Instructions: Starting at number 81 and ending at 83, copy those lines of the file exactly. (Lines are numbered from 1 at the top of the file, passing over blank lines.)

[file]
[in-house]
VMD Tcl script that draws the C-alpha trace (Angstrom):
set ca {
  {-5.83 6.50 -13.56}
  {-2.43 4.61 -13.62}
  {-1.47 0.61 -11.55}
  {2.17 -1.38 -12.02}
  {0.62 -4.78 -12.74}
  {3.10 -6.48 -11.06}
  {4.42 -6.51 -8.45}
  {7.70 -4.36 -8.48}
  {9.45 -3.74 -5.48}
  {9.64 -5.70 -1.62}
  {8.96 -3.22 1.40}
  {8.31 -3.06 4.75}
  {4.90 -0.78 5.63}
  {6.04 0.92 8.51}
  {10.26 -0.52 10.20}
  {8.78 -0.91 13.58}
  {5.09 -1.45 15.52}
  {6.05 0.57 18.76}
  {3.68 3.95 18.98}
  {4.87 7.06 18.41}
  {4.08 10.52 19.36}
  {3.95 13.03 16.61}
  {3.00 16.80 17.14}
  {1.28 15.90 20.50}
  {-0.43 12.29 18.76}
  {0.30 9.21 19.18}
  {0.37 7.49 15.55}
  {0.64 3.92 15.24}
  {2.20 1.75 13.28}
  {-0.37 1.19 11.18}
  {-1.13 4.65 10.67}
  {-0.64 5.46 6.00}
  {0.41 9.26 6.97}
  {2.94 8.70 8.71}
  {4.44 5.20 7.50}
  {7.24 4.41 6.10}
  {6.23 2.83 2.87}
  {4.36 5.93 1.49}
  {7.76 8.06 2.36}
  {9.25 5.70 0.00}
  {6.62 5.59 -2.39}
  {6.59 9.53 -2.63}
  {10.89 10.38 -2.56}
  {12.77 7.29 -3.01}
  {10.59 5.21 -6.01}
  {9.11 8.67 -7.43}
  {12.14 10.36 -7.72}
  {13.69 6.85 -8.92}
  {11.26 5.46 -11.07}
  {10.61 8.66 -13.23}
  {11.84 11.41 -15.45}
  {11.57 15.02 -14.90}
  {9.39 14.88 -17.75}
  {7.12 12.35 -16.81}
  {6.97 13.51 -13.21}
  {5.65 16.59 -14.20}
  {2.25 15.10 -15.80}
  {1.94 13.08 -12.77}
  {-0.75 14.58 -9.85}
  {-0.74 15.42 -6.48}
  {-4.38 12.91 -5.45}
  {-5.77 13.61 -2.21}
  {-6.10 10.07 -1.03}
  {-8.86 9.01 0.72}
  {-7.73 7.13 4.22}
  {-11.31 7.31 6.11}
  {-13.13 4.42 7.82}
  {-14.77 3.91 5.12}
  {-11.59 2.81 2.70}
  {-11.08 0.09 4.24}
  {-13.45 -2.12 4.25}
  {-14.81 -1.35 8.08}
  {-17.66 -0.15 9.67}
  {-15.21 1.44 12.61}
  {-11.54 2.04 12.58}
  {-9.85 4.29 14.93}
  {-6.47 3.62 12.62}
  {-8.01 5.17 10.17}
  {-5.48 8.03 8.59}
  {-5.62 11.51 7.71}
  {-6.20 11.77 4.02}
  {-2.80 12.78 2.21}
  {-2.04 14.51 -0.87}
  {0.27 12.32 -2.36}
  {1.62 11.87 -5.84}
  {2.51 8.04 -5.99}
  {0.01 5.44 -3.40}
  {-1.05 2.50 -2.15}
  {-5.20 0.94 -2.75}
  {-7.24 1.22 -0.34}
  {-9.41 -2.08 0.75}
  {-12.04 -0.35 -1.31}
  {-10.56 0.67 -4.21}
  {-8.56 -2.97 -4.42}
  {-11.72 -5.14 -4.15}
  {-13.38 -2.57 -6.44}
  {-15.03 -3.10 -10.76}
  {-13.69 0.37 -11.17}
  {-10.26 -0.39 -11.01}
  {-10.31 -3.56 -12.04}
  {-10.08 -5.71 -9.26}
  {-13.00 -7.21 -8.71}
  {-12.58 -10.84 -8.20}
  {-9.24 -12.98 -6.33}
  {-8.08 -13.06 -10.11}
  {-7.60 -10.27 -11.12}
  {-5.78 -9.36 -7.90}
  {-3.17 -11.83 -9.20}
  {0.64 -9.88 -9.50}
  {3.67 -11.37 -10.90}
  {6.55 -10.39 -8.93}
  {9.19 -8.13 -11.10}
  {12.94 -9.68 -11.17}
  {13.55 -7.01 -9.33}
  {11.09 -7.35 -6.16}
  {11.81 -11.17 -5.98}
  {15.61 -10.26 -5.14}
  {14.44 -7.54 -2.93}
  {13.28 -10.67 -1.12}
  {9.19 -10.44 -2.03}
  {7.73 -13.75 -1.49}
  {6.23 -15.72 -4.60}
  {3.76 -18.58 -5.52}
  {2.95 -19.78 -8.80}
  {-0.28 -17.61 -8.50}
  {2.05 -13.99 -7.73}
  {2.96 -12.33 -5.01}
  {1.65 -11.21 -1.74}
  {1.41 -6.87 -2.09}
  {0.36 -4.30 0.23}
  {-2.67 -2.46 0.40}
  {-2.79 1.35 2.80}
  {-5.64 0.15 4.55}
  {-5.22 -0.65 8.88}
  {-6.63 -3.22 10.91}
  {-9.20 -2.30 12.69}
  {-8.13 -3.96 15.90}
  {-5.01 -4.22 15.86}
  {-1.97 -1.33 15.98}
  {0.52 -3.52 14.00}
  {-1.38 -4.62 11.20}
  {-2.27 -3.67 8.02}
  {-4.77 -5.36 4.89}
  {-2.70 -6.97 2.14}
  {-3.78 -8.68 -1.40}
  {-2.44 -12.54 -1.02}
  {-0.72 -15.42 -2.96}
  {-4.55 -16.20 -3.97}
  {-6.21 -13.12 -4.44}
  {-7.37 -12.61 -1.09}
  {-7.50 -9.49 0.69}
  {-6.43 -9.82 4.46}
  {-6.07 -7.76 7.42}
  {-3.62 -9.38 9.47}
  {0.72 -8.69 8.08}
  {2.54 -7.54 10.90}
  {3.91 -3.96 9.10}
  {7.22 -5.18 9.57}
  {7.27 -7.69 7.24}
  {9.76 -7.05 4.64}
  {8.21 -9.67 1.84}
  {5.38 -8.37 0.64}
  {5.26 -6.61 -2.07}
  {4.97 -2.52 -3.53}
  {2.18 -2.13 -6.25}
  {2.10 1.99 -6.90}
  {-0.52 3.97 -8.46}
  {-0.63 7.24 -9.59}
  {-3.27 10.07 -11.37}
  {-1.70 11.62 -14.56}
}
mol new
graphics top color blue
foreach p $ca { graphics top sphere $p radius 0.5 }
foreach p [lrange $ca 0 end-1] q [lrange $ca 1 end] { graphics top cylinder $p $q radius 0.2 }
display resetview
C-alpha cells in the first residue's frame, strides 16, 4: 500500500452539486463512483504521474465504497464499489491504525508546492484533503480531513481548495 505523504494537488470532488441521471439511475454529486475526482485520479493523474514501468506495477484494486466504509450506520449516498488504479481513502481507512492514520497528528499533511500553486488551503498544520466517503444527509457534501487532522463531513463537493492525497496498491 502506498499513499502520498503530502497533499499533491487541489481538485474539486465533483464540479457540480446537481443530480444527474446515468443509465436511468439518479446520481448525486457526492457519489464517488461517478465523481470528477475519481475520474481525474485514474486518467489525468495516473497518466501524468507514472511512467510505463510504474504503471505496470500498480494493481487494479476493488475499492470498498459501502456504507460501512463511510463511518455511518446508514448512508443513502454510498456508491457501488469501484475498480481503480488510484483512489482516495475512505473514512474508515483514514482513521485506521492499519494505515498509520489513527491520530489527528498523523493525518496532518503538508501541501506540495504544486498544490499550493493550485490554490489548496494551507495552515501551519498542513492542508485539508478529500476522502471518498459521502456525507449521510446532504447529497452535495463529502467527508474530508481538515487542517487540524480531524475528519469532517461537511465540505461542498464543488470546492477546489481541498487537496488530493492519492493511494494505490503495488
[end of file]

  {-8.01 5.17 10.17}
  {-5.48 8.03 8.59}
  {-5.62 11.51 7.71}